And Etihad continues, criss-crossing the global alliances with its 'new business model'
Although India is the object of this week's developments, the real story here is however Etihad's remarkable expansion path.
Aside from the investment in Jet Airways, over the past year Etihad has acquired stakes in airberlin (nearly 30%), Air Seychelles (40%), Virgin Australia (8.56%) and Aer Lingus (nearly 3%), the airline "will continue to explore opportunities where they make financial and strategic sense", according to CEO James Hogan, who believes “the new business model delivers benefits which previously were available only through full mergers or acquisitions”. The high level of involvement in Air Seychelles for example (which announced an important codeshare with South African Airways on 25-Apr-2013) has de facto provided additional market access for Etihad in capacity limited Hong Kong, as well as generally being a highly positive outcome for the Seychelles' previously ailing airline.
In addition to these direct equity stakes in its airline partners, Etihad has also been quietly accumulating majority shareholdings in the frequent flyer programmes of some of its acquisitions (although foreign airline ownership is subject to restrictions, no such inhibition exists on FFPs). Etihad's growing network creates synergies that expand the value of the programmes, while at the same time making them available for data mining. As loyalty programmes assume greater intrinsic value, the possibilities in this still relatively young marketplace may be extensive.
The fast pace of Etihad's ascension to a major player and game changer has been accompanied by this suite of equity investments and, while the efficacy of minority shareholding connections remains unproven in the airline industry, it increasingly appears that Etihad's combination is working well for it. Notably, where the airline invested in is in a weaker position, Etihad's ability to deliver it sustainability creates a greater reliance on the UAE flag carrier – and therefore the minority shareholding takes on greater significance, almost in proportion to the weakness of the acquired airline.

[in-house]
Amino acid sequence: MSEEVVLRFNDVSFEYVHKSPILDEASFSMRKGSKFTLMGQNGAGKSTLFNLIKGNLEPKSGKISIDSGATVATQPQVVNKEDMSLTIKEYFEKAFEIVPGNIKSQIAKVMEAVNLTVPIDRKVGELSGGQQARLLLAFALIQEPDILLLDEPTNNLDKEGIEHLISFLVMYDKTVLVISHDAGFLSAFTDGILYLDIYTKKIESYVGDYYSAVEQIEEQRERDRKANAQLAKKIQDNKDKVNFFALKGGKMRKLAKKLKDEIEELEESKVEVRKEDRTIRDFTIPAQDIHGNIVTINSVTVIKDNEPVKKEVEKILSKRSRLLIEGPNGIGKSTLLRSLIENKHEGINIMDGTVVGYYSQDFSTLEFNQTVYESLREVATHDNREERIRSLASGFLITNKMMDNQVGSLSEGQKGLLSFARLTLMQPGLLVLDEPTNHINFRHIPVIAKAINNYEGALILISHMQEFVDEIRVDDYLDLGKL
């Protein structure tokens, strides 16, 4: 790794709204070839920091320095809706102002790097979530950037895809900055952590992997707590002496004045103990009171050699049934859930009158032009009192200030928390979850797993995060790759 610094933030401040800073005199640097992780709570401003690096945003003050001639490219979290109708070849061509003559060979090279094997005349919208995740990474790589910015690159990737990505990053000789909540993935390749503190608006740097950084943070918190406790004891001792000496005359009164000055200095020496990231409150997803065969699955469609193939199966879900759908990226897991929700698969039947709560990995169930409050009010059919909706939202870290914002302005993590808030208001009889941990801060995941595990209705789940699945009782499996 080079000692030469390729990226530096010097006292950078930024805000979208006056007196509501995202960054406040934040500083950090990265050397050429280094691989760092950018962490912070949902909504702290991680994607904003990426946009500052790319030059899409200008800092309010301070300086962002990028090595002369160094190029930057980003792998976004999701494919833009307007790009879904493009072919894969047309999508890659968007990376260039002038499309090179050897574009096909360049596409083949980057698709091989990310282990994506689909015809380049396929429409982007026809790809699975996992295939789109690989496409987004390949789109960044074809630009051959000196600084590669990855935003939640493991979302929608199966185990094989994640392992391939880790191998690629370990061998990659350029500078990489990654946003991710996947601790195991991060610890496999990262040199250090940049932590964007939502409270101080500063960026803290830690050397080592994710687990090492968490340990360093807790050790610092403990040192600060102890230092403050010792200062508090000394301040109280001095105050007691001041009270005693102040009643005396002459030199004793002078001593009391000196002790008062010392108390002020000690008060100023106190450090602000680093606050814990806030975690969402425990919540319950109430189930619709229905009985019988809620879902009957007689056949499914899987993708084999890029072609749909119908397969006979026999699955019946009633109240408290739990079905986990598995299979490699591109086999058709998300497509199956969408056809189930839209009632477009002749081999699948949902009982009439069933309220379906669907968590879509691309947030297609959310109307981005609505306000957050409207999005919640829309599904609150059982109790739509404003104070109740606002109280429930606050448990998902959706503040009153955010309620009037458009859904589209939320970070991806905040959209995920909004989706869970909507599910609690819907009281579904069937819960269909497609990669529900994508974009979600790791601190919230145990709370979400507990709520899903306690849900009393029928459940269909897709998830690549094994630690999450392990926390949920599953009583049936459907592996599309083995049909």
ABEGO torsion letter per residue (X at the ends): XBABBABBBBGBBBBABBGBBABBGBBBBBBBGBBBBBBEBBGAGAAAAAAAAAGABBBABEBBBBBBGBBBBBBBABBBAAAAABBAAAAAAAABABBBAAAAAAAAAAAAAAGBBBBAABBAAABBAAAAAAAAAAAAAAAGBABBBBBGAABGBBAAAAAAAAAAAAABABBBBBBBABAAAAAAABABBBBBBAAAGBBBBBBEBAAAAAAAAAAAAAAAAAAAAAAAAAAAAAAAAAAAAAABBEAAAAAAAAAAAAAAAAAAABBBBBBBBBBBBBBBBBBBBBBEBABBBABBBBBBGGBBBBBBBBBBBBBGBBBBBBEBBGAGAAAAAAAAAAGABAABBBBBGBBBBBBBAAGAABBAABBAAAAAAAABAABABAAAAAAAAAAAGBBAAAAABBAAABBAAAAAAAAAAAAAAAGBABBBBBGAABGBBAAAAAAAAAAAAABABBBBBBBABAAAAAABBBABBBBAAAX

In the process of establishing its partnerships, equity or otherwise, Etihad, like its Gulf siblings, has been careless of global alliance affiliations; relations with the leader of SkyTeam, Air France-KLM, go side by side with its extensive codeshares with oneworld's American and its acquisition of oneworld's airberlin; Star Alliance members, led by arch enemy Lufthansa, have been more resistant, but a budding partnership with Air Canada may alter that status, along with its proxy codeshare with SAA through Air Seychelles.
The result, for the global system, is disruption, something the airline industry badly needs if it is to move towards profitability. That path will not be smooth and not all can follow it, but it is surely inevitable sooner or later.
See related articles:
- Radial Alliances and Virtual Airlines. Reshaping the partnership model in a new world
- Etihad's potential investment in Jet Airways to be a game-changer for India
- Air India outlook: a business model beleaguered on all fronts
- Air India: The time has come to stop procrastinating and act the final scene is near
CAPA India Aviation Outlook Report 2013/14